South Africa To Unveil Its Flagship "Eye Of Africa Into Space" Telescope
Cape Town (AFP) Nov 09, 2005
The inauguration of the southern hemisphere's largest telescope Thursday near a small South African town would be a milestone towards realising the country's aim as a "first rate science" country, astronomers said this week.
The SALT (Southern African Largest Telescope), to be unveiled by President Thabo Mbeki near the arid Karoo town of Sutherland, will give astronomers a first rate glimpse of distant stars, galaxies and quasars.
Some of these were a billion times too faint to be seen with the unaided eye -- and are as faint as a candle flame on the moon's surface, astronomers have said.
"Government regards SALT as a flagship project for human quest for technology. It's about showing that first rate science can happen here," said Dave Laney of the Southern Africa Astronomical Observatory (SAAO).
"It allows people to see something happening here as opposed to science always being seen as happening in the United States, Europe or Japan," Laney told AFP.
SALT will "allow us to do things we could only dream of," said Laney.
With a mirror diameter of 11 metres (36 feet) SALT has a maximum resolution of 0.25 arcseconds -- which theoretically would enable an observer to spot a small coin at a distance of 10 kilometres (6.25 miles).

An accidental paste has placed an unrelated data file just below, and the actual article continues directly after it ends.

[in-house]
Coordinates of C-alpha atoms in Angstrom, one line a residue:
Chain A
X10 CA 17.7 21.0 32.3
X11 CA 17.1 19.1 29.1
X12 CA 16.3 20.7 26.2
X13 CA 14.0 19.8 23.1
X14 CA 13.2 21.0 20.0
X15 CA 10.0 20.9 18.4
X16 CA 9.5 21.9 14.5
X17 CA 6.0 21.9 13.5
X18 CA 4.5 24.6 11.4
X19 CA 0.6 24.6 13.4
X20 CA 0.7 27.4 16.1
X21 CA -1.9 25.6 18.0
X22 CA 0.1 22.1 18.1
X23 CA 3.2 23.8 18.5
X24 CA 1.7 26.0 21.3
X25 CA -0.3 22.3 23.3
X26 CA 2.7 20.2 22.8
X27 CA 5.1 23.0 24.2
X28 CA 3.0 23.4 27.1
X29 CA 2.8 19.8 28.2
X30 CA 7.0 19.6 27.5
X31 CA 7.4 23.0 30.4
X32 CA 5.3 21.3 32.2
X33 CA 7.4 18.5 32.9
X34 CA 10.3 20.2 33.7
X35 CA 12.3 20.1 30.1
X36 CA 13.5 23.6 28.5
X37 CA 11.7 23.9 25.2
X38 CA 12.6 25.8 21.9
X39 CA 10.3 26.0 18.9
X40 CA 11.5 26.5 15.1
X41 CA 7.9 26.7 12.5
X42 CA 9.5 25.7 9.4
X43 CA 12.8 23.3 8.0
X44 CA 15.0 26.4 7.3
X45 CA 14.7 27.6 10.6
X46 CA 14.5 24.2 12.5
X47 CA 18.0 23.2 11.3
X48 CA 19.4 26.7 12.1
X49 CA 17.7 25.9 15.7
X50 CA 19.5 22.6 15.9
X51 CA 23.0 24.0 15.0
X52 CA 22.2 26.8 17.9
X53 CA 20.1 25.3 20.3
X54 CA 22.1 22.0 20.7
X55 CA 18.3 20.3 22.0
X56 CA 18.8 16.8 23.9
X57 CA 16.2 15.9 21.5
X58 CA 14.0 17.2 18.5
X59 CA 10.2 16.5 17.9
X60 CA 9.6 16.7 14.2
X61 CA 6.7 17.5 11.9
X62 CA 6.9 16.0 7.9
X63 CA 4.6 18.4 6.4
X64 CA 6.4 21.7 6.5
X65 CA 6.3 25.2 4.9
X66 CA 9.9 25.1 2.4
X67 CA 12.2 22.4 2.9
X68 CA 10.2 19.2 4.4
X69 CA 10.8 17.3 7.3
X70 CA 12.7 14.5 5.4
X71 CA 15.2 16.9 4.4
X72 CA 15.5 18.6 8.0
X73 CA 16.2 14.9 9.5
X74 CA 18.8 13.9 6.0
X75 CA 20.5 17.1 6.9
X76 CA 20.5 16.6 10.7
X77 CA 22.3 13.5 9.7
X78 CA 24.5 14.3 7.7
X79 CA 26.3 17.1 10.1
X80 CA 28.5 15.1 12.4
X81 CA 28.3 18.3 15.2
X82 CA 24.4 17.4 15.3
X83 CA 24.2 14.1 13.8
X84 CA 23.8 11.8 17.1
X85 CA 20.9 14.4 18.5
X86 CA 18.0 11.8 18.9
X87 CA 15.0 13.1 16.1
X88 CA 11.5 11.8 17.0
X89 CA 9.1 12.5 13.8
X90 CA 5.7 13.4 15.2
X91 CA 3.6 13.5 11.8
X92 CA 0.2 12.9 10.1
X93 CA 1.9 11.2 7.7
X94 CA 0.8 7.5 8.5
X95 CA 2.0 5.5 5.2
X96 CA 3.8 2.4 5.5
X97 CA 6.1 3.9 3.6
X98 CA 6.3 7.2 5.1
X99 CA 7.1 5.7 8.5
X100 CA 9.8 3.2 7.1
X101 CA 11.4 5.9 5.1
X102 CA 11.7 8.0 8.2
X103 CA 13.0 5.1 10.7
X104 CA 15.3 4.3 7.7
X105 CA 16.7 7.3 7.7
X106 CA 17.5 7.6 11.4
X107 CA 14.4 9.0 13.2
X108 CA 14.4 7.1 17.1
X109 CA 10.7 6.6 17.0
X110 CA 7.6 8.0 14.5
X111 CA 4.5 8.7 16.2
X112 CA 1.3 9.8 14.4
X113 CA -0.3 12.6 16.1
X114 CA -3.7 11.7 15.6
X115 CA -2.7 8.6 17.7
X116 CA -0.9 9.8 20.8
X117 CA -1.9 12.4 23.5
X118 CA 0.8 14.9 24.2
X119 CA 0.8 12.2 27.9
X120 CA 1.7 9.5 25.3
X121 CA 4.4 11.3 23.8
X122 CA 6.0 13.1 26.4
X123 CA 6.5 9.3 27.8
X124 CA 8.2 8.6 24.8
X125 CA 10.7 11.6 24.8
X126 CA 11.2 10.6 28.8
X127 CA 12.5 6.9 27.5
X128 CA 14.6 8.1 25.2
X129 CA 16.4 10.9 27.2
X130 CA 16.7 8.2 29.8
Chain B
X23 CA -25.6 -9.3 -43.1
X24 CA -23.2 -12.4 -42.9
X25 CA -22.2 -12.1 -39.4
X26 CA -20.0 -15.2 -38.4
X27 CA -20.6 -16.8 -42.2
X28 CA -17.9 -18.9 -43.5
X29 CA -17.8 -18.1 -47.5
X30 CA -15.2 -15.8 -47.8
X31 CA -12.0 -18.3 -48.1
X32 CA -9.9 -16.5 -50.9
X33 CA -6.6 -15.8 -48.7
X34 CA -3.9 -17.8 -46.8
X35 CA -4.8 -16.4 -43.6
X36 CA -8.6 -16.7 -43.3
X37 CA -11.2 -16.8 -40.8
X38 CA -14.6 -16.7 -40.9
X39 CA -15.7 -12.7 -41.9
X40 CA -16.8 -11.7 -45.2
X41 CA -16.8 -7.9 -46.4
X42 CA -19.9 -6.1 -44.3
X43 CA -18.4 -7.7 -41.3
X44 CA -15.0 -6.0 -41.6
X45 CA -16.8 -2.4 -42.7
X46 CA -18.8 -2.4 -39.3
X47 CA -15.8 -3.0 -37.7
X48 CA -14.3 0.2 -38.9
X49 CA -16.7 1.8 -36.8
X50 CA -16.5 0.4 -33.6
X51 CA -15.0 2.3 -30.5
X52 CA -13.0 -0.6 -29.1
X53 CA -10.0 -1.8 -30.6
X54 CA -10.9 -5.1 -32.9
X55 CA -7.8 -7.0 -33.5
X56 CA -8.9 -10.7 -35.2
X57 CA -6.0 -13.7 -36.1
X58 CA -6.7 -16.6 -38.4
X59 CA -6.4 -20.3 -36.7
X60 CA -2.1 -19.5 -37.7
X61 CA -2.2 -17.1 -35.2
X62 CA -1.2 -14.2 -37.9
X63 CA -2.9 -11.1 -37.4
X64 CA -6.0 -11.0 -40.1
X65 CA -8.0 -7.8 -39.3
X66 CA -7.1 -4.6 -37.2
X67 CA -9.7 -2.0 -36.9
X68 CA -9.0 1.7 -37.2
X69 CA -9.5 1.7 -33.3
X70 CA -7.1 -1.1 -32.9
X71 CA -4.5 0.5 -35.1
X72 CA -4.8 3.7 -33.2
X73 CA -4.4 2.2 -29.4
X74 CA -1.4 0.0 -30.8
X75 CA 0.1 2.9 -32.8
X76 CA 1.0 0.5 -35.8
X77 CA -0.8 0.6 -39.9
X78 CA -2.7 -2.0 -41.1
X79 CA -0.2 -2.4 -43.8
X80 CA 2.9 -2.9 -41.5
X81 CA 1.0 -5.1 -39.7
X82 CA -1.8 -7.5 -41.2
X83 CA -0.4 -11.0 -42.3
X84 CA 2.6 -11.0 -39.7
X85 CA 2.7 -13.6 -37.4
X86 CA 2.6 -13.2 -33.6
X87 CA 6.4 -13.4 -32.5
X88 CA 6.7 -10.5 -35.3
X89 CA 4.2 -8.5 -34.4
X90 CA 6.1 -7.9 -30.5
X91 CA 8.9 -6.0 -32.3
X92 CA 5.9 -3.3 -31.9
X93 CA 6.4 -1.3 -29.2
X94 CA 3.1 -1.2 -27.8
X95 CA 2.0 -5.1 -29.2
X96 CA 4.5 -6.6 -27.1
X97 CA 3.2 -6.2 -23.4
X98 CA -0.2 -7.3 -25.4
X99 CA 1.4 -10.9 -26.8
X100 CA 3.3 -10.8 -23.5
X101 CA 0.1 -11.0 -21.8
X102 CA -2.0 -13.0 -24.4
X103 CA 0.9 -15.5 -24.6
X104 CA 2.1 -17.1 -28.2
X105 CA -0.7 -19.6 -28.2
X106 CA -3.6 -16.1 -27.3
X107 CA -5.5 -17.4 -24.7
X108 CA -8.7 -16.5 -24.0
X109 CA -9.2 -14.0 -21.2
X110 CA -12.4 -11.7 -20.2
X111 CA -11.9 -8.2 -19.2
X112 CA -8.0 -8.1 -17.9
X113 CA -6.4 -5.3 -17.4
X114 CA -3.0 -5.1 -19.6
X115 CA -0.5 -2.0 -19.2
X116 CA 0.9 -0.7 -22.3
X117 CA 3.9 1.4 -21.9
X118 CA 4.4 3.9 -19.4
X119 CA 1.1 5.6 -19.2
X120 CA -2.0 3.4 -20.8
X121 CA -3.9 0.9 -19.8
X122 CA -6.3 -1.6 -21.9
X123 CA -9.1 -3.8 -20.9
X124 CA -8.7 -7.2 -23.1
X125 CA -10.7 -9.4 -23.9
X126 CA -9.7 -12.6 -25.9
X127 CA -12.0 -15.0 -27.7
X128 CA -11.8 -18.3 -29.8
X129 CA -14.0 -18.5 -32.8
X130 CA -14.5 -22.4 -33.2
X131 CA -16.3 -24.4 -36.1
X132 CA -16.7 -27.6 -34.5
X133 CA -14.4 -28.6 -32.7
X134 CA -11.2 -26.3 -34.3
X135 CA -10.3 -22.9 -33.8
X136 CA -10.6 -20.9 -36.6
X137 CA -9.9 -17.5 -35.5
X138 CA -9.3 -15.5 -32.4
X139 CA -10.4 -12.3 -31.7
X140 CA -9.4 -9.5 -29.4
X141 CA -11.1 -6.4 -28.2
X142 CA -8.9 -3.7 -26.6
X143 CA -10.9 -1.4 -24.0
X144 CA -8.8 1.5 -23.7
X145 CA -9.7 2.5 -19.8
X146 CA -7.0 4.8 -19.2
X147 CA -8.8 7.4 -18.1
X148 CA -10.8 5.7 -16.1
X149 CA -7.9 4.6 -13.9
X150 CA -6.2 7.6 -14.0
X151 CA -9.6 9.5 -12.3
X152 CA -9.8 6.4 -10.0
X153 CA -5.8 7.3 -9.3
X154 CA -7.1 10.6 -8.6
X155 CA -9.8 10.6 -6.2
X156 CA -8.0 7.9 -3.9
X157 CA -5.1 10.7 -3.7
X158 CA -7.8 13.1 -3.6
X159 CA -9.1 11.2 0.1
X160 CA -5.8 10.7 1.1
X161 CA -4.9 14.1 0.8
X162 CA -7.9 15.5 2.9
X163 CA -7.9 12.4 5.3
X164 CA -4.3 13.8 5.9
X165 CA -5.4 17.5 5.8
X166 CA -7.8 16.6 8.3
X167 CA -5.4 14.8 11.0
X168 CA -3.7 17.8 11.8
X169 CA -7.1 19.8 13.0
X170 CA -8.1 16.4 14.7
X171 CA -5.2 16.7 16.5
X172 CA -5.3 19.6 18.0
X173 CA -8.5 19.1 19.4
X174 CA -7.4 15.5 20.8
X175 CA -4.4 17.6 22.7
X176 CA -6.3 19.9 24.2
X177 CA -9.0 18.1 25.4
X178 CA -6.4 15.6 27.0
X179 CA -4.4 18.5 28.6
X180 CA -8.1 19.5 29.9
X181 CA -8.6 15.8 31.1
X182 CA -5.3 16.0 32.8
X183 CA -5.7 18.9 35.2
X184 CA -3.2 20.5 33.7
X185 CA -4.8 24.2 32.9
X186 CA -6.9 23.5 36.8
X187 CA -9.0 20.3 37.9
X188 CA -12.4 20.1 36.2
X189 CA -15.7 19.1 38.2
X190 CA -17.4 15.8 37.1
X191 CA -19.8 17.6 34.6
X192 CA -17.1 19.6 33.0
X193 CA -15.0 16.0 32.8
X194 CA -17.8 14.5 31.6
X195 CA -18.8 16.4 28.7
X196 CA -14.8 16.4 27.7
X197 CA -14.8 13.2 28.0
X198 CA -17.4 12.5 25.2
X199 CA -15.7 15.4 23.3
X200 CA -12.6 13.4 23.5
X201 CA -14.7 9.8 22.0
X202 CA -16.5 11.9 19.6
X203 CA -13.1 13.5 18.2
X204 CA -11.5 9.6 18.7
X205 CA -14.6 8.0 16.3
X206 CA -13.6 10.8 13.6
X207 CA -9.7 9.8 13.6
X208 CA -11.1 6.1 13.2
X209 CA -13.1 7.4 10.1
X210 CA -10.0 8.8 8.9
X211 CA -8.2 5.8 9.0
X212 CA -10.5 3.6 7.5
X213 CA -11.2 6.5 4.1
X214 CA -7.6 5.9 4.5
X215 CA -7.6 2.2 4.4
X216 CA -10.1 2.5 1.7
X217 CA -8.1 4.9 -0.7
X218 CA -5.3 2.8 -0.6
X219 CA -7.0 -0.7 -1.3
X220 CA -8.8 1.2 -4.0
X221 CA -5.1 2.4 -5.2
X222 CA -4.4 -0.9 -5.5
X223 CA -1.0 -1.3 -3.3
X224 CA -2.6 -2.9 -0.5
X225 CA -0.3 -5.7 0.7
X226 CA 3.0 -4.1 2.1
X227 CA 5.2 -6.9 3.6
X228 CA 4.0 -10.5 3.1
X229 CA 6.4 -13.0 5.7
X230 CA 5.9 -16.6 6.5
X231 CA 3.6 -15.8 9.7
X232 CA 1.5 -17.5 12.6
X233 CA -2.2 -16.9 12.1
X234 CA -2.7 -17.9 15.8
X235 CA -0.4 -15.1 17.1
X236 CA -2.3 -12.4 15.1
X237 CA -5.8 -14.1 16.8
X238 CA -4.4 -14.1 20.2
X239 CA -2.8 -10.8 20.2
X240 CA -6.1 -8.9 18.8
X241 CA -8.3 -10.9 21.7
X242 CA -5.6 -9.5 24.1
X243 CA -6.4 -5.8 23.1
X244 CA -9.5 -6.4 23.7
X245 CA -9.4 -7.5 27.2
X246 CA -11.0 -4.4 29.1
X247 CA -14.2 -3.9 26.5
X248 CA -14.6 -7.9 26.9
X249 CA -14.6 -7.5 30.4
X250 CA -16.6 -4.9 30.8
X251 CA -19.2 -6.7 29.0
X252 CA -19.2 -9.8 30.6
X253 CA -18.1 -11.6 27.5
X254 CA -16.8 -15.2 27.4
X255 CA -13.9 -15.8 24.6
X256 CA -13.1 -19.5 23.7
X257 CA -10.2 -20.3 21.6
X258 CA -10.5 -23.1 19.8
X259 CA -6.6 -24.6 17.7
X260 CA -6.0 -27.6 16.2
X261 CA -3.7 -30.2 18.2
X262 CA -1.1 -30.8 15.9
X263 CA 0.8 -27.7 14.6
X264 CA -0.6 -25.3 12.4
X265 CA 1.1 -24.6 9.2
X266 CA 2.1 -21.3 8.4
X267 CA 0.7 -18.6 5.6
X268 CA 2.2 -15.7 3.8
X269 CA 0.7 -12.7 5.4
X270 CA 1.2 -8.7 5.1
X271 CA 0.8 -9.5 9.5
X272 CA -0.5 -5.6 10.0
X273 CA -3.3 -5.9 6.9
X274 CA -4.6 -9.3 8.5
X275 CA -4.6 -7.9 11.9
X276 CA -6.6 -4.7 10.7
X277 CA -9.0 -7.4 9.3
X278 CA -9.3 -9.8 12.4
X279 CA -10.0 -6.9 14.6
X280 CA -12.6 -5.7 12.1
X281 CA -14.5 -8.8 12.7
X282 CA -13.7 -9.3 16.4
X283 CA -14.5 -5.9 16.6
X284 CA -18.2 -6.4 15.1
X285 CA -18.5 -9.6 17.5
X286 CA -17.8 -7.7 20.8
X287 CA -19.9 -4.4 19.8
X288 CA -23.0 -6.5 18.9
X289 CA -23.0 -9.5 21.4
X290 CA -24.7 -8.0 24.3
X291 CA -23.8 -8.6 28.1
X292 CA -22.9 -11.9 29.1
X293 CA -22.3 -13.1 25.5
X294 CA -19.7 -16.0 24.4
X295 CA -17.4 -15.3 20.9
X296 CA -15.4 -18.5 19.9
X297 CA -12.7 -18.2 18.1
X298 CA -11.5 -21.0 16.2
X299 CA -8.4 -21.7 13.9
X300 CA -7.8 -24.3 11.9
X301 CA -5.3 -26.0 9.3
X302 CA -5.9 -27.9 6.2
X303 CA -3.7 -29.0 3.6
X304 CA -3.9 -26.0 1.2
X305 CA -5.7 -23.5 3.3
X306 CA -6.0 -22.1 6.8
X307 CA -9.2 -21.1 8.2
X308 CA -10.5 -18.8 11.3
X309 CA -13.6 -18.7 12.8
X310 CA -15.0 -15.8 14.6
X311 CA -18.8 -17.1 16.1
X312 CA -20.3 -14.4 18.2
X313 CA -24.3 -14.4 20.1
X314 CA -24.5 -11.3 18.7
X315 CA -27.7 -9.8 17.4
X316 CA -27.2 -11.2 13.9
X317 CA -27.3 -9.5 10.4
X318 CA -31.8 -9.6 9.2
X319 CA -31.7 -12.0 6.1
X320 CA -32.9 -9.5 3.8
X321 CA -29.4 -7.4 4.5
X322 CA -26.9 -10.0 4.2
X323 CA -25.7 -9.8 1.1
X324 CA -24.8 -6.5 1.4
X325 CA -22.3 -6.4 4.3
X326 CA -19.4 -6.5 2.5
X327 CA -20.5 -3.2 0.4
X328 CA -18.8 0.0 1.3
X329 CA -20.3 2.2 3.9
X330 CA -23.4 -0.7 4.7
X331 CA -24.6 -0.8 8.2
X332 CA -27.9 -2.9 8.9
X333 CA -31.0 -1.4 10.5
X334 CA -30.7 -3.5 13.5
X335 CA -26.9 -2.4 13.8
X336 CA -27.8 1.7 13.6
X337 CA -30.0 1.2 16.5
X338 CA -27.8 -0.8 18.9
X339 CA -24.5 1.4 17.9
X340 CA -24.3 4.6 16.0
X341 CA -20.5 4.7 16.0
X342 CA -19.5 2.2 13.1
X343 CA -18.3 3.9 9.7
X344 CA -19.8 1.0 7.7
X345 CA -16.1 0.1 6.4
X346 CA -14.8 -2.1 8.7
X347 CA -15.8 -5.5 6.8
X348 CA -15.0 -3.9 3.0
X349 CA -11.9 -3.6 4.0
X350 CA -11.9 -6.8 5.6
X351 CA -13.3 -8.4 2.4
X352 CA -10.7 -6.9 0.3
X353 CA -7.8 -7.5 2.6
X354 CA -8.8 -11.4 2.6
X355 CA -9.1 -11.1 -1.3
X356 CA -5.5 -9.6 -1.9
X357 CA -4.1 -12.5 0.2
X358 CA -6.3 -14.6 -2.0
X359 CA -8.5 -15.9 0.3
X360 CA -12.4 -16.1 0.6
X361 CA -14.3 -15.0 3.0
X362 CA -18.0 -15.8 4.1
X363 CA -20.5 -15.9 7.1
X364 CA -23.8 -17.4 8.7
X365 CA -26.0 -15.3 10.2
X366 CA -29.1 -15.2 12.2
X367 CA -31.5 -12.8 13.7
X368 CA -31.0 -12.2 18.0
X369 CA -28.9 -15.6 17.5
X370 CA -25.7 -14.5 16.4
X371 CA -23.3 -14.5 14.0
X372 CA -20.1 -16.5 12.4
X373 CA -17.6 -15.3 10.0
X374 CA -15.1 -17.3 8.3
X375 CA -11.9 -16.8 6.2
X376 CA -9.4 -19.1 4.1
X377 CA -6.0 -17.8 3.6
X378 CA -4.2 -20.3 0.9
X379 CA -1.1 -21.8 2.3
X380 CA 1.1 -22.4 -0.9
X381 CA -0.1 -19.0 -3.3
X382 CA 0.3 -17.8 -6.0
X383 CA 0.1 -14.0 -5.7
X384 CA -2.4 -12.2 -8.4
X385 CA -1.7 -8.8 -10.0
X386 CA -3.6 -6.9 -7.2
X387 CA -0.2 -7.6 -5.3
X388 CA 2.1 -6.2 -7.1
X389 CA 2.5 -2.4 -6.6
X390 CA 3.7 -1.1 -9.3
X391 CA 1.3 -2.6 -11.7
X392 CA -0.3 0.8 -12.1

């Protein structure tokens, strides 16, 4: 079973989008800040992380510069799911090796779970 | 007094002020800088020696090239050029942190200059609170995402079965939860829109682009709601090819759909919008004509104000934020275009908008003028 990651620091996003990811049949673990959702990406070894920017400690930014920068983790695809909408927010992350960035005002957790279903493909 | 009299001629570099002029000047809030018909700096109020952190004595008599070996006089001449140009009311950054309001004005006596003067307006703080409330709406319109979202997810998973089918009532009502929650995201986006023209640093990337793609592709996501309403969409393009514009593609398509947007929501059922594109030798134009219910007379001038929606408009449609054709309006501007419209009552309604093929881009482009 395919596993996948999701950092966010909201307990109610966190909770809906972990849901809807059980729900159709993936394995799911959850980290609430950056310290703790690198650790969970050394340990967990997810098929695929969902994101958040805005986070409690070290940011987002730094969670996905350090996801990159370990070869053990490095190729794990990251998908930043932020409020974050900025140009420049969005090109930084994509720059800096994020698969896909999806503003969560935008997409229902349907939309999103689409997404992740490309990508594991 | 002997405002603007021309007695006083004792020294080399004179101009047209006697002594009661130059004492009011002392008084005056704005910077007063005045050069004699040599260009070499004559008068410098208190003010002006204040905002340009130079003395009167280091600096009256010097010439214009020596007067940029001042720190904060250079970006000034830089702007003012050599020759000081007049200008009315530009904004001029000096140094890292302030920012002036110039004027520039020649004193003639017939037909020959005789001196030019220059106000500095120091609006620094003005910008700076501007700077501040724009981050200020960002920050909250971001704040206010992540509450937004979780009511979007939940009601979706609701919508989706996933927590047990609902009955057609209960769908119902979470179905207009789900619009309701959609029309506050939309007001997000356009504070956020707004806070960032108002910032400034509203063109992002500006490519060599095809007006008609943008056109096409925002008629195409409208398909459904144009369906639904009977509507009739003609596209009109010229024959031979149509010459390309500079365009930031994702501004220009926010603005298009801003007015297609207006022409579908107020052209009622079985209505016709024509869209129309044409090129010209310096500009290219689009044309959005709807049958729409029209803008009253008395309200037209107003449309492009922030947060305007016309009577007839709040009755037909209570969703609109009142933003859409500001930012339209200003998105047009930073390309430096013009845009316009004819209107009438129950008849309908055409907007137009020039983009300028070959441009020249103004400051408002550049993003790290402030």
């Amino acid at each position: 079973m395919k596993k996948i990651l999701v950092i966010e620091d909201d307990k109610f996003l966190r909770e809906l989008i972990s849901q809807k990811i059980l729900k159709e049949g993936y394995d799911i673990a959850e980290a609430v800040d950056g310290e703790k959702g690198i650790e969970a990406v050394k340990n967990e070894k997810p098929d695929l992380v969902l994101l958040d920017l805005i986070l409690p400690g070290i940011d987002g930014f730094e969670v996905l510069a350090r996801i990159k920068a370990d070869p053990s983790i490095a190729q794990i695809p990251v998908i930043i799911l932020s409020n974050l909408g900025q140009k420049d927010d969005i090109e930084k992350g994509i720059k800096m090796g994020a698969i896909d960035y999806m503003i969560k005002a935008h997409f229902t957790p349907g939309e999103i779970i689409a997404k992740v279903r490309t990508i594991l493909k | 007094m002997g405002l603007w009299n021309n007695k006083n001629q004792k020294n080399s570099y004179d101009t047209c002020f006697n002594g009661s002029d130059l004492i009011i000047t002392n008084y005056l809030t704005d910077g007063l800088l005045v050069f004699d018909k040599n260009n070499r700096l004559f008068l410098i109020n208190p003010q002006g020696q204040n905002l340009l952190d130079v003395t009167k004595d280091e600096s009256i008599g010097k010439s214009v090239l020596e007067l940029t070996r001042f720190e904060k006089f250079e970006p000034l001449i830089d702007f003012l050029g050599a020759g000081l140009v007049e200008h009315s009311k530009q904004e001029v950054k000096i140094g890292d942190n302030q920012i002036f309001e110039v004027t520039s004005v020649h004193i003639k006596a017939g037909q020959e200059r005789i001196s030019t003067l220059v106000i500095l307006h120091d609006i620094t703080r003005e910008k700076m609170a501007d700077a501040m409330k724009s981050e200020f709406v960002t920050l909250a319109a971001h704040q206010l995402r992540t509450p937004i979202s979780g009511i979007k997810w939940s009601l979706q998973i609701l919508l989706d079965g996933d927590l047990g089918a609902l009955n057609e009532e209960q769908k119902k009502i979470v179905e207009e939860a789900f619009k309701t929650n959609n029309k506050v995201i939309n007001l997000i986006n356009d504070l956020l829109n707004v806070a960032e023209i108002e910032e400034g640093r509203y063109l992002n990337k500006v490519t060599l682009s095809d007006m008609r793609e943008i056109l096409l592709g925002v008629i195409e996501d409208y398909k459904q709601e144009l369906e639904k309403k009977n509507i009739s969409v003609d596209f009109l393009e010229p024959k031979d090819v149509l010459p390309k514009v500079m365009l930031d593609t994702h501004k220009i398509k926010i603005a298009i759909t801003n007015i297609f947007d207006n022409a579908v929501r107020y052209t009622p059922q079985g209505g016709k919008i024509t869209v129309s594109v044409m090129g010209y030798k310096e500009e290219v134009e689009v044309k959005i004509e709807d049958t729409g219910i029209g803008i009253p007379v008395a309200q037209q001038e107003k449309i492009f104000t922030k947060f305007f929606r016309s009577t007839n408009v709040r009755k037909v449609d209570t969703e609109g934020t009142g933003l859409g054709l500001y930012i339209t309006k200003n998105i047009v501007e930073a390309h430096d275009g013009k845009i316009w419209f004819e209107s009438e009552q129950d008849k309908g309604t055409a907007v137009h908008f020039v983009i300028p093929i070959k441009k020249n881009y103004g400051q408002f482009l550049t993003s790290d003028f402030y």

SALT cost 20 million dollars (17 million euros) and took five years to complete.
Funded by a consortium of international partners from South Africa, the United States, Germany, Poland, Britain and New Zealand, SALT will gather more than 25 times as much light as any existing African telescope.
Weighing in at a mammoth 82 tonnes, SALT is situated in a perfect geographical area in the remote town of Sutherland, one of the coldest and most arid places in South Africa about 350 kilometres (220 miles) northeast of Cape Town.
"It's an area devoid of light pollution... it is in such a dry area that it does not get enough rain and as a result scientists are not hampered by cloud cover when they need to do their work," SALT spokeswoman Mitzi Du Plessis said.
She also described the instrument as a "pinnacle of science, astronomy and technology in the world."
It would be beneficial for South Africa not only to look at the stars, but also reversing the country's so-called "brain-drain" by offering the latest technology available to young students to gain their confidence, she said.
"SALT is reversing the brain-drain because it's offering cutting edge science," Du Plessis told AFP.
"It's the first major science event of the new South Africa," added Phil Charles, the SAAO's director.
"With a major telescope like that, you are not looking at a five year project, you are looking at being here for decades," he added.
It is estimated that it would cost around 10 million dollars over the next 10 years to run SALT.
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UCSC Physicists Deliver Detector For NASA's GLAST Telescope
Santa Cruz CA (SPX) Nov 09, 2005
After more than a decade of work, a team led by physicists at the University of California, Santa Cruz, has completed a major detector subsystem for NASA's Gamma-ray Large Area Space Telescope (GLAST).
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